Student Achievement What the Research Says

Scaling Up Intensive Tutoring: 4 Studies to Know

By Sarah D. Sparks — September 27, 2022 4 min read
High school tutor giving male student one to one tutoring at a desk
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As districts finalize plans to spend federal pandemic relief money, high-intensity tutoring has emerged as one of the most popular approaches for helping students recover academic ground, but scaling up these programs can be costly.

As part of the Society for Research on Educational Effectiveness conference in Arlington last week, researchers highlighted issues education leaders should consider, both in scaling up intensive tutoring programs and in leveraging them to improve students’ social-emotional development as well as their academic progress. Here are their takeaways:

1. Build vertical partnerships for tutoring

As part of its pledge to bring 250,000 tutors and mentors to K-12 schools by 2025, the Biden administration has highlighted initiatives like the $10 million tutoring system in Guilford County, N.C., that matches students with tutors based on grades, testing, and absenteeism, among other criteria. But research suggests that while the high-intensity tutoring can be effective, it’s also tough to sustain the staffing and time needed for 1-to-1 or very small group sessions daily or several times a week.

Brown University researchers Matthew Kraft and Grace Falken proposed that federally supported partnerships among K-12 schools and universities could provide both higher-quality tutors and more-stable programs using several different strategies, including:

  • A high school elective class in which students tutor elementary grade children;
  • College work-study credits for students who tutor in middle school and;
  • Full-time AmeriCorps tutors.

To be most effective, Kraft and Falken found, the tutored students should be paired with the same tutor for a full year, meeting three or more times a week in groups of no more than four.

2. Parent outreach is critical

In a forthcoming study of student participation in online tutoring, Carly Robinson of Brown University and her colleagues found general tutoring programs may run the risk of not reaching the students most in need of services. For example, the researchers found that students who had passed all their classes the prior year were twice as likely to take up the offered tutoring, compared to students who had failed a course.

“Just offering education resources is probably not enough. We found that the vast majority of students are just not taking up even what is probably a very high-quality free resource, because student engagement is at such a low baseline,” Robinson said. “That’s important when we think about how we’re offering resources to students, especially in these pandemic recovery efforts.”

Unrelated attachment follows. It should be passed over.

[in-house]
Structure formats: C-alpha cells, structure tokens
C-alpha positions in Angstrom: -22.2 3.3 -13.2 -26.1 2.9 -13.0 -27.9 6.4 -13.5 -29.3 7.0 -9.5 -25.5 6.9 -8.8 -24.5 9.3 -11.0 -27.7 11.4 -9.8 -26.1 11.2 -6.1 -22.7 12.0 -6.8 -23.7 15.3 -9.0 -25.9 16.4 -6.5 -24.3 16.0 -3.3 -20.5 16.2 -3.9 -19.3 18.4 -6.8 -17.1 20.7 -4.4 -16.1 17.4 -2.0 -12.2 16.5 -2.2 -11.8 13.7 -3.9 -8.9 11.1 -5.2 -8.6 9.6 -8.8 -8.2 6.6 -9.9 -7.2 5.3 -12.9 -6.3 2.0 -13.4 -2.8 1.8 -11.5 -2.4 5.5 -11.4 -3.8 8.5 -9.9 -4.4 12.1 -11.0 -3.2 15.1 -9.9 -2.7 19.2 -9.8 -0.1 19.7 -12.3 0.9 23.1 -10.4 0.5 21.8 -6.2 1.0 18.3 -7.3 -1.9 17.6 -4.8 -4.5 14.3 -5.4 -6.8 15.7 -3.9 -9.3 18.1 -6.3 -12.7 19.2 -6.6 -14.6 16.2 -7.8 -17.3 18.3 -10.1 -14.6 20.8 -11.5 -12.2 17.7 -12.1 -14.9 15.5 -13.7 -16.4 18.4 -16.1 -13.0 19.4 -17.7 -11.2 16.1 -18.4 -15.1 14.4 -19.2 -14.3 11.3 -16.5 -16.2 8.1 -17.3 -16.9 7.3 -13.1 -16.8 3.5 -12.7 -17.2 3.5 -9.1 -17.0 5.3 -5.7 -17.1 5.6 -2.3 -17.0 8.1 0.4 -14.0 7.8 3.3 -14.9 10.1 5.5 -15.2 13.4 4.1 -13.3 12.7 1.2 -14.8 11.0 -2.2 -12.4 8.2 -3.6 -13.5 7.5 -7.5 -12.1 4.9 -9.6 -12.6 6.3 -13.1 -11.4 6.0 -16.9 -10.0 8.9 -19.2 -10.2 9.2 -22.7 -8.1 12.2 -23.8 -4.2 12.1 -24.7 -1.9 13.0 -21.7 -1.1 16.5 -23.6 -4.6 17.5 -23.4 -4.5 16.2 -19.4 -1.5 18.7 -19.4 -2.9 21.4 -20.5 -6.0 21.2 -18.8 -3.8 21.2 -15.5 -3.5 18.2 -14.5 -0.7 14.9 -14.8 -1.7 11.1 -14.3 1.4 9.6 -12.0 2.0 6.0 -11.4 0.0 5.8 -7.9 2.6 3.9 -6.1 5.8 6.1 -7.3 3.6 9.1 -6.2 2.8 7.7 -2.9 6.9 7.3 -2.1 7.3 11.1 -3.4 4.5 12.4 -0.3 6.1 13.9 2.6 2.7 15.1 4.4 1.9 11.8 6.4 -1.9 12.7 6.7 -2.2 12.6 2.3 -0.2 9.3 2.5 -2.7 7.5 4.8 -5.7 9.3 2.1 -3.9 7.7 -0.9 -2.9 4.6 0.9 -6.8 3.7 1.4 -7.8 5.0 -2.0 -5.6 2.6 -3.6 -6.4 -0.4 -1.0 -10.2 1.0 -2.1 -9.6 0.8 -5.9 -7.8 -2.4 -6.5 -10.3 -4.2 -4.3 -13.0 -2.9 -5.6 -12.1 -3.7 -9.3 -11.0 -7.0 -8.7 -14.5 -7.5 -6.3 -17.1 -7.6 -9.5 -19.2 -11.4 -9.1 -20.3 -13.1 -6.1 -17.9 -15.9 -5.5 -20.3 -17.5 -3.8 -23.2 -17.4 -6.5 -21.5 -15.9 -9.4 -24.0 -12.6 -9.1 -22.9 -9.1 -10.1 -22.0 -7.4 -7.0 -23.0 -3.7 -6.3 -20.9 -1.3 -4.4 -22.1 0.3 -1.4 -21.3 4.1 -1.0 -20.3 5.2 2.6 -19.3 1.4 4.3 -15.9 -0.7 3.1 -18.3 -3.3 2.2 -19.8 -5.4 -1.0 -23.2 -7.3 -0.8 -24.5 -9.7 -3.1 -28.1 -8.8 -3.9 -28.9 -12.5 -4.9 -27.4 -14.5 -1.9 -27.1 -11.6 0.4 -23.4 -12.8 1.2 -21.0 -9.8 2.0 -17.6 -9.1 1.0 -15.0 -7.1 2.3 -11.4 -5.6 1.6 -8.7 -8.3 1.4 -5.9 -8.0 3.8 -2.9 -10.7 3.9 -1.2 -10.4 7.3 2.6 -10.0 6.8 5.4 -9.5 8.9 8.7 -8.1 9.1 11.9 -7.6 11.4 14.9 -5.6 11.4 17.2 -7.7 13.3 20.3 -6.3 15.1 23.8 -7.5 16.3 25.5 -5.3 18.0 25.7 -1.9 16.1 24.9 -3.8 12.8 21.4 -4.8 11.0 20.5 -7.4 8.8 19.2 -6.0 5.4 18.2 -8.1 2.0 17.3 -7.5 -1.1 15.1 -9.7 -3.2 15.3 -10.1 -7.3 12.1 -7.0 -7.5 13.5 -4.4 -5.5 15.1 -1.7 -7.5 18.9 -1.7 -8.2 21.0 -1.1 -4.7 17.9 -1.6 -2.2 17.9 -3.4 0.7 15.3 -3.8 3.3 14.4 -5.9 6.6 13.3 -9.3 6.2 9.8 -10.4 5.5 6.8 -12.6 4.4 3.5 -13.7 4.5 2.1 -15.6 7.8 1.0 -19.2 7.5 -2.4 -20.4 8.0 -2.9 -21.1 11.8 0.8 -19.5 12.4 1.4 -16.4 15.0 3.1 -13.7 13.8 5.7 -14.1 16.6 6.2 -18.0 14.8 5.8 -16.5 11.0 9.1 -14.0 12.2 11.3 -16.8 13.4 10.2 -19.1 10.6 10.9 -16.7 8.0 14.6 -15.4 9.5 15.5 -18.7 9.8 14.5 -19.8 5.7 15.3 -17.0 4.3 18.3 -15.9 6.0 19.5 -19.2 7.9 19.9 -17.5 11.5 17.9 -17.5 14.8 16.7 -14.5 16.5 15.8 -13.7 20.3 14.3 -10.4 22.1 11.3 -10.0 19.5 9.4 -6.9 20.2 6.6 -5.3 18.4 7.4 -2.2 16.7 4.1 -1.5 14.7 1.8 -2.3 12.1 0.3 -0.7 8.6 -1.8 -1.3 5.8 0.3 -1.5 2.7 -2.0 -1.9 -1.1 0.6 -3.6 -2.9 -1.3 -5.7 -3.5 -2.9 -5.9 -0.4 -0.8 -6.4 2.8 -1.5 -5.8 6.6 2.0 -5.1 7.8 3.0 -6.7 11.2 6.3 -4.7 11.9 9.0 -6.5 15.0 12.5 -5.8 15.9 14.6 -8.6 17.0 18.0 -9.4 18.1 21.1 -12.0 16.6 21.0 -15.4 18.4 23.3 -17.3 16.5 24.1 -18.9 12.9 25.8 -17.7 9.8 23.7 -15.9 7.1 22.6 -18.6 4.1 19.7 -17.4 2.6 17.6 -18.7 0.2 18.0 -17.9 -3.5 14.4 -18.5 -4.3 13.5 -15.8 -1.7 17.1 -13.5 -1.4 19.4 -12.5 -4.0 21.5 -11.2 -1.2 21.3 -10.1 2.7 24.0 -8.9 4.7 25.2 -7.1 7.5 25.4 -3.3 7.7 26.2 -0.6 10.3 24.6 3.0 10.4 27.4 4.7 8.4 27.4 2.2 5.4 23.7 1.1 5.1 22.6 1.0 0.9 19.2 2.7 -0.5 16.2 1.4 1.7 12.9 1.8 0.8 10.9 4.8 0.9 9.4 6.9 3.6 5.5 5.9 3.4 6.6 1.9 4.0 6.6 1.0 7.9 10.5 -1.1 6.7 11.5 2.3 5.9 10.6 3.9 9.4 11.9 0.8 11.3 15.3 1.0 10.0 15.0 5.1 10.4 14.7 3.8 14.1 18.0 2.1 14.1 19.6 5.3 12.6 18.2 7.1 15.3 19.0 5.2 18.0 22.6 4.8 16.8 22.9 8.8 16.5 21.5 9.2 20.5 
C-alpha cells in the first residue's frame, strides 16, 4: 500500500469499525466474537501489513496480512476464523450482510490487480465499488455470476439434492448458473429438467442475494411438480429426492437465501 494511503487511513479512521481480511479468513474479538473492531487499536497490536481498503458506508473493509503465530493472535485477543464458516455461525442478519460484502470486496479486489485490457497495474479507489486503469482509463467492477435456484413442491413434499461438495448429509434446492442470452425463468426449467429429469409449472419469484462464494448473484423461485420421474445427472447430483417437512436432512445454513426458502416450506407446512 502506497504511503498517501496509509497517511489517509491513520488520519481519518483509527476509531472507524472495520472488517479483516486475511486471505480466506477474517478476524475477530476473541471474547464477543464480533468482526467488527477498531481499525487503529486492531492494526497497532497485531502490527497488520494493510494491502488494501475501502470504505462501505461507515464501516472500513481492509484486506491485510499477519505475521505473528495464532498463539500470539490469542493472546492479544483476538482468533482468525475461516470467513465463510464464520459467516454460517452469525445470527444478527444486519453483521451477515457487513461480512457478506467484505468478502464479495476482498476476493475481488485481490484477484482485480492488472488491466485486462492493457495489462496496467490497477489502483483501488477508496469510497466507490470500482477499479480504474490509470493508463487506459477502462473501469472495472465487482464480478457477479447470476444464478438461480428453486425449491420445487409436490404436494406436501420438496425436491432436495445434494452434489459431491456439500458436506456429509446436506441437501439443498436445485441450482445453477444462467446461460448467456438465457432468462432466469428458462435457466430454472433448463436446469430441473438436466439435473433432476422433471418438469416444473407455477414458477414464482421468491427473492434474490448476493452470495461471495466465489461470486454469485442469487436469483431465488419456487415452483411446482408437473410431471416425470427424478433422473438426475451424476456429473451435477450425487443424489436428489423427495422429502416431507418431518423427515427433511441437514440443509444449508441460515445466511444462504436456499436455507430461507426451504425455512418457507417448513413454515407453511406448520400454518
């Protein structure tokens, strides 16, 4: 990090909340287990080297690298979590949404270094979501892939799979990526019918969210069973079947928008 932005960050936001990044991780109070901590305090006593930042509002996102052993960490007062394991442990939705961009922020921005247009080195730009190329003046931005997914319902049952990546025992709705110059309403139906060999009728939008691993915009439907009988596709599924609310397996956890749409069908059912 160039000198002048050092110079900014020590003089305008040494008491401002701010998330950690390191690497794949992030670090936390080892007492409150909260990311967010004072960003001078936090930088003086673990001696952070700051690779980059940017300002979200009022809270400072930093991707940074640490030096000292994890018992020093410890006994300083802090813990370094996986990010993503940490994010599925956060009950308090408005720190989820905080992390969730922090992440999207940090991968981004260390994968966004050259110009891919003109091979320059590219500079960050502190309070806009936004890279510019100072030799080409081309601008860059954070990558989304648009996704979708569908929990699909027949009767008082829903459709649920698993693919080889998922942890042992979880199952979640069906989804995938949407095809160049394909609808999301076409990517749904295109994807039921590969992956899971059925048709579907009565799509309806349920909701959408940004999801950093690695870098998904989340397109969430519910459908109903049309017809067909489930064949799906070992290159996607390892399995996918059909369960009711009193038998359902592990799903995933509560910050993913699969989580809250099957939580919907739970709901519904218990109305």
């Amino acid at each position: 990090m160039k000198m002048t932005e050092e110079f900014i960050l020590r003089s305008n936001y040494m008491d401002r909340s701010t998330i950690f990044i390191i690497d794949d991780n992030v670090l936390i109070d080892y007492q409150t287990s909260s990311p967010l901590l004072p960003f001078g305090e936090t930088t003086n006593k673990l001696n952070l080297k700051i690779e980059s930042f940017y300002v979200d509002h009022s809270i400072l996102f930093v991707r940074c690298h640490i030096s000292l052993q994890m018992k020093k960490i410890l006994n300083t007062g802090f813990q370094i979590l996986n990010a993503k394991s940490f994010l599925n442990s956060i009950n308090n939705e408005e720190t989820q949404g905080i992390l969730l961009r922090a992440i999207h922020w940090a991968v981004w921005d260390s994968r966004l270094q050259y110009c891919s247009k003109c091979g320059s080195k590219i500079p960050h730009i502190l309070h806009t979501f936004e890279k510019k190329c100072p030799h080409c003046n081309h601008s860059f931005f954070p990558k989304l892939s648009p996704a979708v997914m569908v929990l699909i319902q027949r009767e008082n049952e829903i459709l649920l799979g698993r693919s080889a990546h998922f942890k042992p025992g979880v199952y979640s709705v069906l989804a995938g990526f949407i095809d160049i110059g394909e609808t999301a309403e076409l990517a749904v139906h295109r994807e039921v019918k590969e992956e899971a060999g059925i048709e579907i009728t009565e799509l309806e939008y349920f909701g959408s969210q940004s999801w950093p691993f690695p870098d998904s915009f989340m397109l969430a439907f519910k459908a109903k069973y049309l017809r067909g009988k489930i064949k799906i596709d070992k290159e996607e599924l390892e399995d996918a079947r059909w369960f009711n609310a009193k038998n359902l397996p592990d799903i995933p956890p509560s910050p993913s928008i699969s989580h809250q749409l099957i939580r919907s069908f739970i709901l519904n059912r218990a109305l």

For example, the researchers found that when schools reached out to parents and students directly to offer students tutoring, there was more than 120 percent more participation among students who had already failed one class, compared to schools that simply announced that the tutoring was available generally but did not reach out to parents directly.

3. Focus on tutor-pupil compatibility

In a nationwide study of United Kingdom tutoring during the pandemic, researchers led by Lal Chadeesingh, a principal adviser of the Behavioral Insights Team, an international research group that studies “nudge"—or brief, low-cost—interventions in education and other social policy areas, tracked the engagement of students in more than 185,000 online tutoring sessions across the United Kingdom. Using a brief survey, the researchers identified both students’ and tutors’ interests, hobbies, and values and shared areas of common ground.

They found no clear difference in the effectiveness of new versus experienced tutors, but students who were told about their tutor’s common values and interests had more than 4 percentage point better engagement. In a 15-hour tutoring block, that meant well-paired students typically attended a half-session more than poorly paired students.

“There is quite a range of different barriers to engagement, but one that really stood out to us the most is the importance of the relationship between the tutor and pupil. This came through really consistently that where there was a good relationship, pupils were much more likely to engage and get more out of the tutoring.”

He recommended that schools provide background and more time within academic sessions for tutors and their students to get to know each other.

4. Plan for building long-term gains

Intensive, personalized tutoring can be expensive, but research suggests it can also have long-term benefits. In two separate randomized, controlled trials, researchers with the National Bureau of Economic Research found tutoring could pay off in long-term gains for students.

Researchers tracked more than 5,000 Chicago students in 9th and 10th grades, half of whom received individual tutoring through the district’s Saga program, which cost $3,500 to $4,300 per student. Across the two studies, students who participated in the tutoring improved their math performance by 6 to 14 percentile points—an increase which other studies have associated with students earning $900 to $2,100 higher income per year by age 27.

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A version of this article appeared in the October 12, 2022 edition of Education Week as Scaling Up Intensive Tutoring: 4 Studies to Know


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